QOTD: Saying No to the S&P 500

Being a US equity investor over the past several years has felt glorious. The S&P 500 has trounced the competition provided by other major developed and emerging equity markets. Over the last 7 years, the S&P is up 173% (15% annualized in nominal terms) versus MSCI EAFE (in USD terms), which is up 71% (8% annualized), and poor MSCI Emerging, which is up only 30% (4% annualized). Every dollar invested in the S&P has compounded into $2.72 versus MSCI EAFE’s $1.70 and MSCI Emerging’s $1.30. Diversification theoretically sounds good, but as Yogi Berra said, “In theory there is no difference between theory and practice, in practice there is.” Diversification in this particular instance seems good in theory but not so much in practice.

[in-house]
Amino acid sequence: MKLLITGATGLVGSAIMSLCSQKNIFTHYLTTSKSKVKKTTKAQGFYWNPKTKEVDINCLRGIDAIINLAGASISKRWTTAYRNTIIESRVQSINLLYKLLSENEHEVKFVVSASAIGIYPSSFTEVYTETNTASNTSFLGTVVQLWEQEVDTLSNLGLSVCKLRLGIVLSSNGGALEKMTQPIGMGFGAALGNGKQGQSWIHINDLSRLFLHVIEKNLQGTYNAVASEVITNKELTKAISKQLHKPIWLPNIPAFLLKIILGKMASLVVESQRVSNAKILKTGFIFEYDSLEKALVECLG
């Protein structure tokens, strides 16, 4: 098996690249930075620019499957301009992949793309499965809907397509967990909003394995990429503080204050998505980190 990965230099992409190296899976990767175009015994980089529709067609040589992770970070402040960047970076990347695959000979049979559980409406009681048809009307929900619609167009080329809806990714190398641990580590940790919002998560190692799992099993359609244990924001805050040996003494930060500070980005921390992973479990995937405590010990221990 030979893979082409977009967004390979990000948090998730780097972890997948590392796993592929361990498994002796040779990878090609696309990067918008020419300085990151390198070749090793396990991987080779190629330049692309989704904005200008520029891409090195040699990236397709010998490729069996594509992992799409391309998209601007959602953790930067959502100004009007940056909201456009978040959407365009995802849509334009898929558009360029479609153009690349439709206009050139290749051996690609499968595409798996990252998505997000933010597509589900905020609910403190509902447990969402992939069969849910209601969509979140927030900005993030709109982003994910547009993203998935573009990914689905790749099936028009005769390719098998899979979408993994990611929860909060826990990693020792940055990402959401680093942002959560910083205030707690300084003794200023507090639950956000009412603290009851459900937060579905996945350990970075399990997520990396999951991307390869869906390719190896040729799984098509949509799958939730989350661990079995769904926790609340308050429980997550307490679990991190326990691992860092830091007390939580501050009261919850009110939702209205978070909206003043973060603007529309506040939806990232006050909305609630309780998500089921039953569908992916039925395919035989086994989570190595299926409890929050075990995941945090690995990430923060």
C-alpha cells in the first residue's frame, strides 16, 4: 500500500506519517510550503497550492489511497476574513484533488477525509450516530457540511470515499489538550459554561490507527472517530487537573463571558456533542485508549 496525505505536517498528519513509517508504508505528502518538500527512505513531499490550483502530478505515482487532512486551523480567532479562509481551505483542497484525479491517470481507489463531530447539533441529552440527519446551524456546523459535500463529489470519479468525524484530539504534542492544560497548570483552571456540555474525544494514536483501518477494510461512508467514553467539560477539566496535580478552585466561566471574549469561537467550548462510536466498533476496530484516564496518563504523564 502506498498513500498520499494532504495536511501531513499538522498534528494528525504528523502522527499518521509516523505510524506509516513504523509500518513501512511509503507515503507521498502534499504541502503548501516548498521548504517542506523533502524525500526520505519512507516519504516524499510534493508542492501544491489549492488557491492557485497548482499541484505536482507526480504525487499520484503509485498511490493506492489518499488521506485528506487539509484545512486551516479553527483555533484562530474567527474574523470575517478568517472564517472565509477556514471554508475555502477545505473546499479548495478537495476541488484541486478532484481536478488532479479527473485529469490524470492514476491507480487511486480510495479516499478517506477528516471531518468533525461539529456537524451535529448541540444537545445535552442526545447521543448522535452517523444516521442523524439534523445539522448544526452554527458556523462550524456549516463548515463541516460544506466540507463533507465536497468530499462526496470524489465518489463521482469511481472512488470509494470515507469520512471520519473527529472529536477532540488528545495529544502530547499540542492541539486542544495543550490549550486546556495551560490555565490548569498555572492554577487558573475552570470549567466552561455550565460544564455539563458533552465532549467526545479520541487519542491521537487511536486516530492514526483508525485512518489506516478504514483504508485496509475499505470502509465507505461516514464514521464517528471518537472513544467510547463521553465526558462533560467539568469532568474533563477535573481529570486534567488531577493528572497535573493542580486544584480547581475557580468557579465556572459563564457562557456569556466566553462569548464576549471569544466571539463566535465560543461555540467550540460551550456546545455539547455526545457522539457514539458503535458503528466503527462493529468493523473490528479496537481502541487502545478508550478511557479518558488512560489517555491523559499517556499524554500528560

So, shouldn’t we agree with Trustee Smith and throw in the towel, index all of our equity exposure to the S&P 500, and call it a day? If our goal is compounding capital for the long term, which it is, we would not just say “No,” but something akin to “Hell no!”

- Matt Kadnar & James Montier (GMO)

I never miss Montier’s stuff. He’s been skeptical of the rally in US stocks for a lot of the way up, as has been well documented, but that doesn’t mean his viewpoint ought to be dismissed out of hand – lots of very smart people have missed out for various reasons. Many of their reasons had some merit and still do.

Hit the jump above to read the whole paper, hot off the presses.

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